SANDY — Neil Simons’s Barefoot in the Park is arguably one of the most recognized titles in theater, its comedy and humanism universally recognized on stage, television and screen since its Broadway premiere in 1963. Corie and Paul Bratter, a pair of newlyweds with lovably clashing personalities, have been immortalized by the likes of Robert Redford and Jane Fonda, developed into an ABC television series in the 1970s, and revisited in a Broadway revival in 2006. With a small cast and brilliant script, this is a strong choice for the Sandy Arts Guild who present Barefoot in the Park as their inaugural production at Sandy City Hall’s Chamber Theater—a project 17 years in the making since City Hall’s construction in 1993.

With such anticipation, there is palpable excitement from the crew as the audience is greeted warmly by ushers and Arts Guild members, and the cast takes the stage with energy. Lacey Jackson sets the tone of the show from her first entrance as Corie, tossing her things carelessly around the apartment and chatting familiarly with the Telephone Man, six days after her marriage to Paul. Relentlessly perky, Jackson is clearly enthusiastic about her role and tends to channel Heather Burns as Meg Ryan’s assistant in the film You’ve Got Mail. Jackson perhaps takes the quirk factor a step too far however, which makes the character cutesy rather than particularly a free-spirited, modern woman of the 1960’s. Jackson’s strength lies in her honesty, when lines from a script become contributions to a conversation and movements are controlled, natural and uncalculated.

As Paul, Jeremy Dillon portrays the dutiful stuffiness that comes with the determination of a young lawyer to become partner. His performance is engaging as he achieves impressive emotional and physical levels throughout the performance. Dillon, more than any other cast member, captures the nature of Simon’s snappy New York dialogue, sensitive to pacing and subtlety.

Heather Monson, as Corie’s straight-laced widowed mother, and the illusively named Dru, as the Bratter’s colorful upstairs neighbor Victor Velasco, round out the main body of the cast. Monson’s clear diction and sincere delivery create moments that are genuinely funny—she does not go searching for the comedy in her lines. Dru is clearly comfortable as he commands the stage with a thick Hungarian accent and eccentric costumes. Together they produce an unlikely, but certainly amusing and oddly touching, duo by the end of the play. Sean Keene and Steve George also give memorable performances in their small but crucial roles as repair- and delivery men.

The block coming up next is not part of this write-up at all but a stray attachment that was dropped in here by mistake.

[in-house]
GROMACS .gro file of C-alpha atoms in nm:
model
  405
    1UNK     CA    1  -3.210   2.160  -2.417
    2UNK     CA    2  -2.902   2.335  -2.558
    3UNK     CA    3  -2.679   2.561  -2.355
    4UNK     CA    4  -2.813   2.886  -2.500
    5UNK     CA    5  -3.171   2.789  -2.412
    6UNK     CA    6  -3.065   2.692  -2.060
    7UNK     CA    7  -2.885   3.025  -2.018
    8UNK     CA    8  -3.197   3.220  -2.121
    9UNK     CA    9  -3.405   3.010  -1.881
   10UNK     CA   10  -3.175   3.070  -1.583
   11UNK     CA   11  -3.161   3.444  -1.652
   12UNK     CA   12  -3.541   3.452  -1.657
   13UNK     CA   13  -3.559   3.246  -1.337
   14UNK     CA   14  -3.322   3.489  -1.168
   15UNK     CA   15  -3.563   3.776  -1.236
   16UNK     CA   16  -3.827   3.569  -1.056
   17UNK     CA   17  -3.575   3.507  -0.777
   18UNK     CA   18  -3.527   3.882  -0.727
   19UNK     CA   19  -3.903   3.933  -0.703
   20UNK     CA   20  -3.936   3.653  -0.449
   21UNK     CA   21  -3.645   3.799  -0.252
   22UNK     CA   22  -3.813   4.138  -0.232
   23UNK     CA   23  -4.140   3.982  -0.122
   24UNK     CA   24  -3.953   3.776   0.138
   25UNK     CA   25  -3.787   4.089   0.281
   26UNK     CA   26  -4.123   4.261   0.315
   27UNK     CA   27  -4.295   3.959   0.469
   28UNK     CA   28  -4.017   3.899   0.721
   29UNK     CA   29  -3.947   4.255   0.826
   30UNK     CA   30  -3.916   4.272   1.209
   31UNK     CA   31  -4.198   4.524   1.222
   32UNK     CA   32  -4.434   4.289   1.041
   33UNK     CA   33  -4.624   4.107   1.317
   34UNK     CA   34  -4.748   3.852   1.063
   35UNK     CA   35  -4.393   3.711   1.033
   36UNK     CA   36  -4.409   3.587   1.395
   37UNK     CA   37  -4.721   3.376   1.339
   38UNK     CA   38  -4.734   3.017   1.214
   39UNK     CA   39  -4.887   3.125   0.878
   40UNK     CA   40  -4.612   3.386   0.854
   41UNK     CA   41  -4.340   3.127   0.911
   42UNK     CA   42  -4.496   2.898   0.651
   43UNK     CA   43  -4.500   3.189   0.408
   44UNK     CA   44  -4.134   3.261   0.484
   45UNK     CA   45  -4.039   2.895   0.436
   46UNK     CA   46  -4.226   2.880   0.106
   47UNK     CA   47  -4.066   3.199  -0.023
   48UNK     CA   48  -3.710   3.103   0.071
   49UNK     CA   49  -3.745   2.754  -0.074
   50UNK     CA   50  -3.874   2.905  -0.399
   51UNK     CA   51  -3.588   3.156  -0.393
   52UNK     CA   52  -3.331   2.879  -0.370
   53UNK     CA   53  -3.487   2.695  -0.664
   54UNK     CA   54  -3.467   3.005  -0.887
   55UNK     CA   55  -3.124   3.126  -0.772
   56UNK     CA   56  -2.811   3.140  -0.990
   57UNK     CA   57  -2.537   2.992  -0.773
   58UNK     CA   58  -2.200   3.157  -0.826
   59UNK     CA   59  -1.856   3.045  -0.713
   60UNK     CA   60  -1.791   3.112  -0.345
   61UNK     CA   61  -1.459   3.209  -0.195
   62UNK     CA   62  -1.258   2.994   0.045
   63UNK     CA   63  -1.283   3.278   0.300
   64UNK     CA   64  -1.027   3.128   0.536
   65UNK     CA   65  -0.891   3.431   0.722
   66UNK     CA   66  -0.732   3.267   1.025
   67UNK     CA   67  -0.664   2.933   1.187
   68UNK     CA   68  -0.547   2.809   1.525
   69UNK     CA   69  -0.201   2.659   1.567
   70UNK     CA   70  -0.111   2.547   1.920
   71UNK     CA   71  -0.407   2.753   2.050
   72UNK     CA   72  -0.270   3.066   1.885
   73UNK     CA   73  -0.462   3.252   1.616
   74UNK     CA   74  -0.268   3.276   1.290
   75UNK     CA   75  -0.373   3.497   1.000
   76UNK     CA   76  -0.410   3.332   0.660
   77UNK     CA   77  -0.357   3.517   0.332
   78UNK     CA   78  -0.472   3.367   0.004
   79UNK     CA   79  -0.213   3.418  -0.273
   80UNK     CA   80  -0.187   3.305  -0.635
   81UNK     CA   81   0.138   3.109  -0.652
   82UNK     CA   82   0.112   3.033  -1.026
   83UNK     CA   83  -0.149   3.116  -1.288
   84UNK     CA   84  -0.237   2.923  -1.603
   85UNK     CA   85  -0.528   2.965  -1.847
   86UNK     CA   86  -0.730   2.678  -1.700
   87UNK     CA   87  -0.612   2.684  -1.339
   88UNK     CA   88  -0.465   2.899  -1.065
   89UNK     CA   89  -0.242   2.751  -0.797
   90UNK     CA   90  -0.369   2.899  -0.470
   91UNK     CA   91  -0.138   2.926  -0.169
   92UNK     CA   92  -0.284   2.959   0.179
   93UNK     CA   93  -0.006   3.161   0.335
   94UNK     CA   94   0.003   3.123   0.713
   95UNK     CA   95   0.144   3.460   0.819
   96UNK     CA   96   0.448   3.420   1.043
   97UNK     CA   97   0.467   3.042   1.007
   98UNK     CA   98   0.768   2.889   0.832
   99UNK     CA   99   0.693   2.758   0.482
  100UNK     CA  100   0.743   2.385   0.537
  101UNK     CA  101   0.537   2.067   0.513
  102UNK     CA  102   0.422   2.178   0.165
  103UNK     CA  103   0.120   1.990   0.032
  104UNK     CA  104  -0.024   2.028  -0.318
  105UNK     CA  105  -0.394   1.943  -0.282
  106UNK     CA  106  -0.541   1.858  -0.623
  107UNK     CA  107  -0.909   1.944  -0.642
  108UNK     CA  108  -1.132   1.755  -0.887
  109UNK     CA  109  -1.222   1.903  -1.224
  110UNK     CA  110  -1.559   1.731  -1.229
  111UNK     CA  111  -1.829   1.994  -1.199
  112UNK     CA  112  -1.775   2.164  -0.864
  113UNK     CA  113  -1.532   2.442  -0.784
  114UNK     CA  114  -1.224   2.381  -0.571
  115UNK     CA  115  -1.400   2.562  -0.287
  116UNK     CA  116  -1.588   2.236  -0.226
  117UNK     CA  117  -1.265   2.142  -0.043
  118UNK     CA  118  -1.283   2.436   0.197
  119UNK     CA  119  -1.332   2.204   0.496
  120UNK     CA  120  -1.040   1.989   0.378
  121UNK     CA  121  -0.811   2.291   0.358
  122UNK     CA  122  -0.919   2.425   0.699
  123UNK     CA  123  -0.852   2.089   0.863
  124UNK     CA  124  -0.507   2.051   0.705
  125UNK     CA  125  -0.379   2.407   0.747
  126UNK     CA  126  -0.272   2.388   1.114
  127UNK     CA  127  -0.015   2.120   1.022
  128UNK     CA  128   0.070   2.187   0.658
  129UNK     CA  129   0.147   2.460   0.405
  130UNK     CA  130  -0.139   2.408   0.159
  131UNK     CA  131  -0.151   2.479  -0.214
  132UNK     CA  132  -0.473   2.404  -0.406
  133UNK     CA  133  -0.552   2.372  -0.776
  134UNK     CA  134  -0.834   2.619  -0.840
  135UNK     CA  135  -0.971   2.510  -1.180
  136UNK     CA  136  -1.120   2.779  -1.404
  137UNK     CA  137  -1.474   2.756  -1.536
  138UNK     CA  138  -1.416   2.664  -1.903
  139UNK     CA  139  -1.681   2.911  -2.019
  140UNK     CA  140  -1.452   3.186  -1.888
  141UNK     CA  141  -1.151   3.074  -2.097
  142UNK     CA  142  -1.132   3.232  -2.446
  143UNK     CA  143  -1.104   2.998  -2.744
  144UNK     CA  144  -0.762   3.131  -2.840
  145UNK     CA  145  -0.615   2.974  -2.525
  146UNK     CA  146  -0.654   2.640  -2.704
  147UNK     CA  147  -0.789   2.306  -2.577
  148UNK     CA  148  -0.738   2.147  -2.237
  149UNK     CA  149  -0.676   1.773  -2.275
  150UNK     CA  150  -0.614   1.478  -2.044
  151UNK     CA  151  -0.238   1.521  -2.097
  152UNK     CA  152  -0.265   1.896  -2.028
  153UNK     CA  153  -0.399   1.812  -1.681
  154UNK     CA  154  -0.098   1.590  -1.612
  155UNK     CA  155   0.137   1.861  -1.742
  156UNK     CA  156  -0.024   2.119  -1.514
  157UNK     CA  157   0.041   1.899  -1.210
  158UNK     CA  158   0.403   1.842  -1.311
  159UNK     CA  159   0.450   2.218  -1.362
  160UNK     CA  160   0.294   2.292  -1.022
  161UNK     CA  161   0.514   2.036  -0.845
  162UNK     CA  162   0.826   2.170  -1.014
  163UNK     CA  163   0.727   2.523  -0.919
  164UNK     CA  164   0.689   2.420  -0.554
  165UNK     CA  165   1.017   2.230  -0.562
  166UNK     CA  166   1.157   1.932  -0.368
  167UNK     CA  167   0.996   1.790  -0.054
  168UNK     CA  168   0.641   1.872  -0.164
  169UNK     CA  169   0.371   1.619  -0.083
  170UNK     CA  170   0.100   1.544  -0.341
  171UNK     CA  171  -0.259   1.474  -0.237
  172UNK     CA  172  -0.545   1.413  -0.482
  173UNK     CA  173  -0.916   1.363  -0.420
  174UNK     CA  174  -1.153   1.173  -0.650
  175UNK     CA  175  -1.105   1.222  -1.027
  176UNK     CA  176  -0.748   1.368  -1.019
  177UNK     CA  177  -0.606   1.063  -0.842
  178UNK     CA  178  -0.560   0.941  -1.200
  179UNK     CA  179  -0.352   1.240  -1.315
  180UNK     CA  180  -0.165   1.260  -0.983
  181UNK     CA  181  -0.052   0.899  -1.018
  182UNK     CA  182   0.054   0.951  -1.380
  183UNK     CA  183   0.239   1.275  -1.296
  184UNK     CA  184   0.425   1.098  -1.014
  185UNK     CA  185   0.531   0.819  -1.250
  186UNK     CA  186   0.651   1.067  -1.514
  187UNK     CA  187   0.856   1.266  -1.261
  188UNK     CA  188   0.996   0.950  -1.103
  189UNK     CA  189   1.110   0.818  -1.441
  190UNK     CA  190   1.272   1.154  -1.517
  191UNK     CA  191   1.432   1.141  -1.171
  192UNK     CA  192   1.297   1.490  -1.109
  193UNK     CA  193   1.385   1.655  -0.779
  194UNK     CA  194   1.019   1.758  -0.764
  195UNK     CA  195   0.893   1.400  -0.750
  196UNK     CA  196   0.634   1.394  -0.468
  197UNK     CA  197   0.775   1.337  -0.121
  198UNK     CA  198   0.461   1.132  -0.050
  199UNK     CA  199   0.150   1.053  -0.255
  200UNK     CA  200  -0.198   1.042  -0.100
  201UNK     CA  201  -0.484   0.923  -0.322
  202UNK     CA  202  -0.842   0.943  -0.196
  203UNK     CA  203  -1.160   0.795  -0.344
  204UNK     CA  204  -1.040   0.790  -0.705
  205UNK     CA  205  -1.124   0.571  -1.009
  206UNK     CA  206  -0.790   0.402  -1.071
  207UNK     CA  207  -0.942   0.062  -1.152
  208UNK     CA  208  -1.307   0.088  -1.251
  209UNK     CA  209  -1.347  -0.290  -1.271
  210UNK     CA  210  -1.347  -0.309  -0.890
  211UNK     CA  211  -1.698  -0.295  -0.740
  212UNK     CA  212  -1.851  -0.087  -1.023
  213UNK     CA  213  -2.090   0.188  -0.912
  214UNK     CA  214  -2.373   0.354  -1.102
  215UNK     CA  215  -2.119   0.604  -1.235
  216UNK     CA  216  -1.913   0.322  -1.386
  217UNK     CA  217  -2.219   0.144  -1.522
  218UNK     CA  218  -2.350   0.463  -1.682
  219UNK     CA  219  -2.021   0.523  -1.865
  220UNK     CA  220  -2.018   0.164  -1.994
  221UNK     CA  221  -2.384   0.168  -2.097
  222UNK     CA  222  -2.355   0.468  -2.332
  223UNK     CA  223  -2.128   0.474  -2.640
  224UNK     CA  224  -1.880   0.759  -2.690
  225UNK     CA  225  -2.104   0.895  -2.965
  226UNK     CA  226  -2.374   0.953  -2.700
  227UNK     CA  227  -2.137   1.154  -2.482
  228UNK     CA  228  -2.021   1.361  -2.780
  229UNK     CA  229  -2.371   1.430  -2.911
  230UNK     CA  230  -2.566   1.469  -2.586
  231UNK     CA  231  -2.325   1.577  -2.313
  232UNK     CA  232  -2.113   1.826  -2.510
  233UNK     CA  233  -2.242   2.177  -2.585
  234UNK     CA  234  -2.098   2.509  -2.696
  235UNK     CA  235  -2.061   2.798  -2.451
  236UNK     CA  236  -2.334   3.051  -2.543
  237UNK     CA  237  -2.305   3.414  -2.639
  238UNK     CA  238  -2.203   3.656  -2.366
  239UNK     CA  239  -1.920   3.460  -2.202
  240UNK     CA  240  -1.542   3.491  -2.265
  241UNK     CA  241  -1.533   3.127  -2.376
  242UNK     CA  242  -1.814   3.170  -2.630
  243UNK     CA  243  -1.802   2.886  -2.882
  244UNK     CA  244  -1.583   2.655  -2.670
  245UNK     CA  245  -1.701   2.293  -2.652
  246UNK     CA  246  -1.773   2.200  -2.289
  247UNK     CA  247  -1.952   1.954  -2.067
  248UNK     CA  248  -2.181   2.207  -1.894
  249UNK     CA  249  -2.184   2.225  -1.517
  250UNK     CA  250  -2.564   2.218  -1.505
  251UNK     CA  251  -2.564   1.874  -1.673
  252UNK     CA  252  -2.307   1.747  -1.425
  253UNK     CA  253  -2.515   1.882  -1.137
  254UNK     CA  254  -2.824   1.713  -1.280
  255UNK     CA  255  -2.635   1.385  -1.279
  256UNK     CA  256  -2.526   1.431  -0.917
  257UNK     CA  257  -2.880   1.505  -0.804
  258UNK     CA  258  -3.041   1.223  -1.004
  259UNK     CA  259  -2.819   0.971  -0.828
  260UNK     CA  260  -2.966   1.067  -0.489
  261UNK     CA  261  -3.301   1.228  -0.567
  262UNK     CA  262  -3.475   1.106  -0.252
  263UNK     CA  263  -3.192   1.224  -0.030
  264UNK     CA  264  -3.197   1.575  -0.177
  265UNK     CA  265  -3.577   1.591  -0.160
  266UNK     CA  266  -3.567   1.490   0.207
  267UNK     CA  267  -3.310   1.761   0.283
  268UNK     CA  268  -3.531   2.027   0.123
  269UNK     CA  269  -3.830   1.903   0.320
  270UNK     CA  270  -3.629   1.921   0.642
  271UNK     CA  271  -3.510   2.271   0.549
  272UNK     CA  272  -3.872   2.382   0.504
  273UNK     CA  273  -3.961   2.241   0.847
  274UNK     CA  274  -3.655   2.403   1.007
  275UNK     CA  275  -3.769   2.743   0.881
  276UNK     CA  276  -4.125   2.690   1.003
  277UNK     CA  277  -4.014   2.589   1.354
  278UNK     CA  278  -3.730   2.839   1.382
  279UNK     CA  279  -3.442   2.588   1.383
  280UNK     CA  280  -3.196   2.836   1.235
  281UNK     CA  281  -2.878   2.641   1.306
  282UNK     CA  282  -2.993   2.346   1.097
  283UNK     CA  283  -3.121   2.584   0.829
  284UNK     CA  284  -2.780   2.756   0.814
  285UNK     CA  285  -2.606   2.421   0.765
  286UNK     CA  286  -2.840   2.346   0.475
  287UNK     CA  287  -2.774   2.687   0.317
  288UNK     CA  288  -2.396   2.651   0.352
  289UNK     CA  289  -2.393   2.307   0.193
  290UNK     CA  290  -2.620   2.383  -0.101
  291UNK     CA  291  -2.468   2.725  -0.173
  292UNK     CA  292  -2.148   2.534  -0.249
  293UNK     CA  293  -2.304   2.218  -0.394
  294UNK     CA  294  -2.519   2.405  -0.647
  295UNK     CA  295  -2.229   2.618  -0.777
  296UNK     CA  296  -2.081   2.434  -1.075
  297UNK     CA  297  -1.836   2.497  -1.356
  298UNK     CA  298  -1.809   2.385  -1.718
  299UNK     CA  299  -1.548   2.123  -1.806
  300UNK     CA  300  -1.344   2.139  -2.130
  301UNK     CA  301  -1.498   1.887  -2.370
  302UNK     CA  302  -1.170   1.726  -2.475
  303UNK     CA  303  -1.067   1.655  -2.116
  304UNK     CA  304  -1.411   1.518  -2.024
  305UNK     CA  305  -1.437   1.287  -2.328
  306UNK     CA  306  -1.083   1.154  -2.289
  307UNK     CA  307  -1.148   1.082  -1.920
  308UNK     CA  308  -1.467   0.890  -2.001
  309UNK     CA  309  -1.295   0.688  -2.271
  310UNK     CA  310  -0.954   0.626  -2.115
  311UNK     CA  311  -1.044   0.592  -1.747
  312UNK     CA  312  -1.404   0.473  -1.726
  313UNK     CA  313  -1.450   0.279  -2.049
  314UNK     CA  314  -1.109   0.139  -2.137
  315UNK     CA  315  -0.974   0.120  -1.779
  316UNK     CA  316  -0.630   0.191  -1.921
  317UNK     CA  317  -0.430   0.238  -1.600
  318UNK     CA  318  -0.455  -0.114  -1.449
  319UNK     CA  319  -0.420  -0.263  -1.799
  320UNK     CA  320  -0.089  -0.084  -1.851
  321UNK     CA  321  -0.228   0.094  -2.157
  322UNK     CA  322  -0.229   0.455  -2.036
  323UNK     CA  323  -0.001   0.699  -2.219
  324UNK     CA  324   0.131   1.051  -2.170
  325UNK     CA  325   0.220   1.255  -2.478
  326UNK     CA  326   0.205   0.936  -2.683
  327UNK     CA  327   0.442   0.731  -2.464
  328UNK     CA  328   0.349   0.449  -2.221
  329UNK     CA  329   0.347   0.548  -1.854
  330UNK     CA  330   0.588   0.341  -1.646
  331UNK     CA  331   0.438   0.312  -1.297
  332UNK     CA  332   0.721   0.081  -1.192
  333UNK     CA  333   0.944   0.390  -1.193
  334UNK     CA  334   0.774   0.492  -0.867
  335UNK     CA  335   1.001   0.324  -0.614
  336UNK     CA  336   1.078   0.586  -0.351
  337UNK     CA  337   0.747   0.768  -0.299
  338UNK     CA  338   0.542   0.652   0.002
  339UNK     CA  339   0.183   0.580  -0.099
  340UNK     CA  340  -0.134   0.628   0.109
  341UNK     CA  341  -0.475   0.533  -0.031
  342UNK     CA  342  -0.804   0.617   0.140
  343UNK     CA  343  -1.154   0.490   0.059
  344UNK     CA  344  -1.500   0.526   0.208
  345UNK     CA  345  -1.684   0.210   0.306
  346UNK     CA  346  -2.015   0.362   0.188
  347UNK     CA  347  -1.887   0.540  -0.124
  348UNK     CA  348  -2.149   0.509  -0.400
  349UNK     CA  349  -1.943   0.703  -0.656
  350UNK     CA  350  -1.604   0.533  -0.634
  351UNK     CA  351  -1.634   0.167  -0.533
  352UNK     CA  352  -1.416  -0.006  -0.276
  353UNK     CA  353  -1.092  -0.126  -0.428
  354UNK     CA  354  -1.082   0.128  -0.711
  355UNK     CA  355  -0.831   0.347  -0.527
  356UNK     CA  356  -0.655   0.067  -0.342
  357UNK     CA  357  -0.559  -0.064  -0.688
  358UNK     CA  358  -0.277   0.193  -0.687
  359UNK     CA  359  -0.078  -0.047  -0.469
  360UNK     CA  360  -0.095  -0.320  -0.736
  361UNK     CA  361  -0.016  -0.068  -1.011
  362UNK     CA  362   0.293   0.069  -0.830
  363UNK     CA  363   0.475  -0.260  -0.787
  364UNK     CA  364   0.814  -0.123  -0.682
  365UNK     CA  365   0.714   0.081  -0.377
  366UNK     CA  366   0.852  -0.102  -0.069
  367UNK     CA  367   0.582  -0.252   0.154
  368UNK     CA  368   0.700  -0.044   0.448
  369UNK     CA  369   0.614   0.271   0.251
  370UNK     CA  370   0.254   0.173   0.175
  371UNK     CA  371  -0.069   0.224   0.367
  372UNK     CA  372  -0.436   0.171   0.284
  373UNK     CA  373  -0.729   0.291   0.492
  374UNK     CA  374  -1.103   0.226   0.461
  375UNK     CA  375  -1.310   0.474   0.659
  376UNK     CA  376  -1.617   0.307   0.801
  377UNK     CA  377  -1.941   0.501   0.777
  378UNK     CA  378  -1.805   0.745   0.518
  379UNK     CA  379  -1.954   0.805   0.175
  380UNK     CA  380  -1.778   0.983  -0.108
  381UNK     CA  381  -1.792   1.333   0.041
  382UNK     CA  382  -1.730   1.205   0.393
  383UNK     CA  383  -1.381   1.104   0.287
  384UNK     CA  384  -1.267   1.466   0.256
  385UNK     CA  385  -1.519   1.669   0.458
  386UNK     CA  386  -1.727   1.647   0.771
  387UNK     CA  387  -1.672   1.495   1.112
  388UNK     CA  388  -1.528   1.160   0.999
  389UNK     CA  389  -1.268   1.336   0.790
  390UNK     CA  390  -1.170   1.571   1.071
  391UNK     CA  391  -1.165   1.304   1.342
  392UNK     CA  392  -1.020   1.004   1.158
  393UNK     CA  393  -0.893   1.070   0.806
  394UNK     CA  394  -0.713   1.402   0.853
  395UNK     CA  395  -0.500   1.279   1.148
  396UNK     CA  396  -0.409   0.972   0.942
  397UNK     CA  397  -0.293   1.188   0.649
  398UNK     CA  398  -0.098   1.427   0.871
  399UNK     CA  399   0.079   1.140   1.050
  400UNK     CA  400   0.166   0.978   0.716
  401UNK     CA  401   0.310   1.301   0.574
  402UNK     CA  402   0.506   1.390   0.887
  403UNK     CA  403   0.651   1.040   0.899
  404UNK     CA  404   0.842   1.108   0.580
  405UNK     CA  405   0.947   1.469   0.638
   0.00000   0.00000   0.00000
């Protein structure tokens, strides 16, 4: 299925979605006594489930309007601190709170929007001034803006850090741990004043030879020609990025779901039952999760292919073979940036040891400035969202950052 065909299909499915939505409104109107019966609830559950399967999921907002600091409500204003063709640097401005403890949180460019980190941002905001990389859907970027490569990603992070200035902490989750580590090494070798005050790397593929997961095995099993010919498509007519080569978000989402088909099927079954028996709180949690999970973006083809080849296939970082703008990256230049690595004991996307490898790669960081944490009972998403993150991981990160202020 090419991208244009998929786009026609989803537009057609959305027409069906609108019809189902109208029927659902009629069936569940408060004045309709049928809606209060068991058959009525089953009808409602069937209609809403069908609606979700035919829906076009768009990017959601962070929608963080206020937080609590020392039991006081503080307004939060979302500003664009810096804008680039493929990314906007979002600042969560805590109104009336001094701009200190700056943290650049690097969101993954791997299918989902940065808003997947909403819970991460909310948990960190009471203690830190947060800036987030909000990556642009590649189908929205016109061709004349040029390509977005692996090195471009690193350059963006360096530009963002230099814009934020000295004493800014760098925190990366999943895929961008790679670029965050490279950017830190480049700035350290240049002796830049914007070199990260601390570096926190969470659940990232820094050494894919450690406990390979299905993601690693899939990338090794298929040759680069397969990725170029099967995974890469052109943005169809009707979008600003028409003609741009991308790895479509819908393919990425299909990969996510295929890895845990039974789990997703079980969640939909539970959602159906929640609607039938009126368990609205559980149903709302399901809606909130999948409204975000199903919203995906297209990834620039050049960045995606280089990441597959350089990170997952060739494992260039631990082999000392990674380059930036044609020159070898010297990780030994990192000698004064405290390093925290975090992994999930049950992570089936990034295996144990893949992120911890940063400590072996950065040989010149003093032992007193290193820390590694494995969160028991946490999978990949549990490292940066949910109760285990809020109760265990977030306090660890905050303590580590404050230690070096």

Sonja Ervin has designed an notably detailed set that really embraces the confines of the space, successfully contributing to the concept of a cramped, funny little apartment  that creates so much tension throughout the play. There is no apology for the permanent ramps, railings, and platforms which are clearly better suited to City Council Chamber meetings. The production further adapts to the space by enacting the arrival of Paul and Corie’s furniture, as a moving crew in matching uniforms carries a sofa through the audience and decorates the set under the direction of Victor Velasco—a creative solution which is fun to watch and is later justified in the script. Such attention to detail makes it uncomfortable when a stagehand in full black and wearing bright pink Sandy Arts Guild credentials comes onstage to assist without a uniform to match the other crew members.

Laura Bedore Heugly also successfully utilizes a potentially awkward space in her direction. Scenes are well directed, though pace and timing tend to drag in larger scenes. Some intensity is lost as equal attention is given to vital and less significant moments alike. The first few scenes of Act III stand out, however, with sudden widespread candidacy from the actors. Corie and Paul’s deal-breaking argument shines with straightforward, earnest performances from Jackson and Dillon.

The Sandy Arts Guild production of Barefoot in the Park presents a solid and timeless production to begin a new chapter in their support of theater and the arts in our community.

Barefoot in the Park plays February 19, 20, 22, 26, 27 and March 1 at 7:30 PM in the Chamber Theater inside Sandy City Hall’s City Council Chambers, 1000 S. Centennial Parkway. Tickets are $10 for adults, $5 for children or groups of ten or more, $3 for students with valid ID. Tickets can be purchased by calling 801-569-ARTS (2787) or at Sandy City Hall room 310.